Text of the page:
In an effort to make donation of IVF embryos more like adoption, the Australian state of Victoria is thinking of allowing donor couples to choose their child’s future parents. They would be copying New Zealand’s policy, a world first, which makes a meeting between the parties compulsory.
Of all the embryos generated in IVF clinics, few are donated. According Victoria’s Infertility Treatment Authority, most couples choose to donate their embryos to research and the others are destroyed. However, a few dozen are donated.
Professor Ken Daniels, deputy chairman of the NZ government’s advisory committee on assisted reproductive technology, says that embryo donation is more like adoption because couples are essentially donating potential full siblings of their own children. Both couples are making a "massive decision".
"We are talking, from the donating couple’s point of view, of them providing for another couple an embryo that will be a forced sibling of the children that are growing up in their own family," he said. "From that point of view it’s very important, especially in terms of the Victorian legislation and our legislation here in New Zealand, that offspring have the opportunity to know about their genetic origins. To know about their genetic origins means that they know who the donating couple were and the siblings that are in that family."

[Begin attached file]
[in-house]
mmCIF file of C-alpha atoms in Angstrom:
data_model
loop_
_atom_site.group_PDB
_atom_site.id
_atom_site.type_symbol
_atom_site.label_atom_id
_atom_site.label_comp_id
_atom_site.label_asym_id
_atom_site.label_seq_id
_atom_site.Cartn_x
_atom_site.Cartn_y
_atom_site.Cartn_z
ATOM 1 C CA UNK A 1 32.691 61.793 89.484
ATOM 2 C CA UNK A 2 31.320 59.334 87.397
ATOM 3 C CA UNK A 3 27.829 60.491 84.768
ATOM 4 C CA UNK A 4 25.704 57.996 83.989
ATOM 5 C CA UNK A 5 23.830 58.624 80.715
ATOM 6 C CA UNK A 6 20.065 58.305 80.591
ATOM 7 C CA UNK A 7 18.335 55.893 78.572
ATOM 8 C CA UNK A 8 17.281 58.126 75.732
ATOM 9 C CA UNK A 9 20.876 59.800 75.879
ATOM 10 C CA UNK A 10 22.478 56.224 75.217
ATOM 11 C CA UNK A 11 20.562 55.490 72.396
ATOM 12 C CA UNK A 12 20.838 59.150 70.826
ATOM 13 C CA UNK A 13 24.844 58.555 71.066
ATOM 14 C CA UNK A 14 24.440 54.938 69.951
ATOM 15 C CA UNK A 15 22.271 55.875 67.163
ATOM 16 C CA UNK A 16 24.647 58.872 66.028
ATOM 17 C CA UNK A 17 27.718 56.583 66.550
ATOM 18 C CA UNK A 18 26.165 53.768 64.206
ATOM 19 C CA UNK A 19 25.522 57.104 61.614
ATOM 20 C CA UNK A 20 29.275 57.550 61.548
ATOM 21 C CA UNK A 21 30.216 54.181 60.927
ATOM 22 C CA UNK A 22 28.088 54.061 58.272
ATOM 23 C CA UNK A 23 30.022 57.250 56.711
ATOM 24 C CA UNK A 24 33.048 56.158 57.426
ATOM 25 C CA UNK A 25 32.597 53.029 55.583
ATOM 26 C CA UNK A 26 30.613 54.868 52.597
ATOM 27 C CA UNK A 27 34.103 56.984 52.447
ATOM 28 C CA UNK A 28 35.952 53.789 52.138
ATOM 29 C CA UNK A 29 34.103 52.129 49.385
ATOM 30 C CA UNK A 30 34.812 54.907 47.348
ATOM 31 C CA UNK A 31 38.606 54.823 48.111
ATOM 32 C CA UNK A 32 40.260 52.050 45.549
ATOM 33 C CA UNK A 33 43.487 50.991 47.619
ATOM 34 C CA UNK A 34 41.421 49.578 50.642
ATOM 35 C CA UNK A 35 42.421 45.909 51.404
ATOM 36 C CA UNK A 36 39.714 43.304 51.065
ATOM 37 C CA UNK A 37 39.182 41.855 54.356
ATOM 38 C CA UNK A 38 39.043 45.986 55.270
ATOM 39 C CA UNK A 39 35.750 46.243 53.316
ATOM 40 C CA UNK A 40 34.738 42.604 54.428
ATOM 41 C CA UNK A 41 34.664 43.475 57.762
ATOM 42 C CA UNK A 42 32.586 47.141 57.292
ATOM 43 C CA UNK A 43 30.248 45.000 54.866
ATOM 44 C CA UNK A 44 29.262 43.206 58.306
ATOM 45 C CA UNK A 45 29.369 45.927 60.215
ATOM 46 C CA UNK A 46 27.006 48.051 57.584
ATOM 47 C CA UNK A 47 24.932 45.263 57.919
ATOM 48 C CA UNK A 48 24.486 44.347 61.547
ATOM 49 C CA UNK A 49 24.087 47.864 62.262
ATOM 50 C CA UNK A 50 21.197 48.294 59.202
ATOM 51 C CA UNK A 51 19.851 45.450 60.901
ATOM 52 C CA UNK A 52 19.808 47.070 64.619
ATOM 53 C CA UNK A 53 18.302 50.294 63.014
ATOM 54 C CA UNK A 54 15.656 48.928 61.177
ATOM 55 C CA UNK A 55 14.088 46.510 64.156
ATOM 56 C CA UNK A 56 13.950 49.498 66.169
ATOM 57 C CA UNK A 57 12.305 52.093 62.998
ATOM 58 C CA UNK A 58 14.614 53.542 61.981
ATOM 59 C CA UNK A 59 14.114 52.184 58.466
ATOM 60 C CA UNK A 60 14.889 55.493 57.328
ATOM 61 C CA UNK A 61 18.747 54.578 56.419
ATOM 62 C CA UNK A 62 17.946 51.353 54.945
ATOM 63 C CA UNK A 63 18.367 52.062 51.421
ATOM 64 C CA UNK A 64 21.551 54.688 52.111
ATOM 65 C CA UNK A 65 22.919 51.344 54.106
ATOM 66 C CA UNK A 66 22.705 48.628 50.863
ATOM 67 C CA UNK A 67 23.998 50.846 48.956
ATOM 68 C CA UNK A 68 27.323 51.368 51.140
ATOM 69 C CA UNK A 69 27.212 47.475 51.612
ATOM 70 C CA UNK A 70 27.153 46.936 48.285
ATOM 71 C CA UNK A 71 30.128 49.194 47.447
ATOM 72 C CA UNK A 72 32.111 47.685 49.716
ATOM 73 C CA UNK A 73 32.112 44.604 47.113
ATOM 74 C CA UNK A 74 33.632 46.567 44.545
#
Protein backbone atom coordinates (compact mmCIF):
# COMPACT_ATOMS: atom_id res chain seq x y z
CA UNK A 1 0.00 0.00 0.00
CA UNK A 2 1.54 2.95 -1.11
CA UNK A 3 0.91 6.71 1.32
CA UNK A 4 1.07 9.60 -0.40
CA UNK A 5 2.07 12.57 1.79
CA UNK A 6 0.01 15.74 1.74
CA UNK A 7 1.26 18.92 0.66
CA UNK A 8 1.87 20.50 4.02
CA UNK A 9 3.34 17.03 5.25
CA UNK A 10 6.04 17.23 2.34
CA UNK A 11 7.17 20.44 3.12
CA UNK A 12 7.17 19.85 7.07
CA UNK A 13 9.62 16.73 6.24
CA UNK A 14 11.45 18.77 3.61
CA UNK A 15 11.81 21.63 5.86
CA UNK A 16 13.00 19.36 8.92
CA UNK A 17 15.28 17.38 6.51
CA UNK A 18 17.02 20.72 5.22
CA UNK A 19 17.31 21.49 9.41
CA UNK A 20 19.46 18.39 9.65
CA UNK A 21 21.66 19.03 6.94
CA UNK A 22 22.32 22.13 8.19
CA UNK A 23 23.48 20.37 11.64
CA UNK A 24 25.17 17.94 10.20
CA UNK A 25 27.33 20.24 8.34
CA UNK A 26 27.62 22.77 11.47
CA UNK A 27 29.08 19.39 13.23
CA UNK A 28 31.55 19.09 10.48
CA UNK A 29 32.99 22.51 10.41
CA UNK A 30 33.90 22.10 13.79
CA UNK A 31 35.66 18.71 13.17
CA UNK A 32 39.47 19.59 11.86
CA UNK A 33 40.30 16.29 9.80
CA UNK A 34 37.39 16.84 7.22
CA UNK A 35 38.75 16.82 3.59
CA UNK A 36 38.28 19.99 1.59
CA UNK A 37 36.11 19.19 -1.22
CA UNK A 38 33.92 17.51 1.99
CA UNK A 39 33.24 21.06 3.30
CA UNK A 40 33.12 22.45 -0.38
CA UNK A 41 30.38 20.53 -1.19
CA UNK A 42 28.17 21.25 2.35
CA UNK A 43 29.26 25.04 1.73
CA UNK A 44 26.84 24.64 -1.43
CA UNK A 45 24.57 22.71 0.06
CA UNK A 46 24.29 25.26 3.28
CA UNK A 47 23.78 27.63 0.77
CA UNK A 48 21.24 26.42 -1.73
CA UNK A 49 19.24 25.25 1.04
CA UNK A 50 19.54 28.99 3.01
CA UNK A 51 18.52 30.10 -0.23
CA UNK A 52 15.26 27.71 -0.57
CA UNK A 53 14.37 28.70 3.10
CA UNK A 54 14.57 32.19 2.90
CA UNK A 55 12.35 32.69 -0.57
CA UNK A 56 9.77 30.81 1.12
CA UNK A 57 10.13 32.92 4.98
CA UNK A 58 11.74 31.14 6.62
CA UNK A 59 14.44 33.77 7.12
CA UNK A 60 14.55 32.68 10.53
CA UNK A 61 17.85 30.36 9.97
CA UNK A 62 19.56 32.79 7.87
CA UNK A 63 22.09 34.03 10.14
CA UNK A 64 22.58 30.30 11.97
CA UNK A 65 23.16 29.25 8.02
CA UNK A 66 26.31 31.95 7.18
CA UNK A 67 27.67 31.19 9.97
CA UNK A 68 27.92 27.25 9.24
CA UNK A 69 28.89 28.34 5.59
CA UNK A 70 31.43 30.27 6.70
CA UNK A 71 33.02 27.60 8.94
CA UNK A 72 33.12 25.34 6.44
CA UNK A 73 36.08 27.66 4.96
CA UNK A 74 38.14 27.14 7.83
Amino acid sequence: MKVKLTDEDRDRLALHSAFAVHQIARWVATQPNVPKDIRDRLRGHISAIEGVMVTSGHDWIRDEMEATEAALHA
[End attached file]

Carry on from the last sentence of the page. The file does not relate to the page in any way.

IVF clinics in Melbourne do not seem enthusiastic about what the ITA regards as an "enlightened, sensitive policy". Monash IVF managing director Donna Howlett said that it would just place one more hurdle in front of couples who are trying to have a family.
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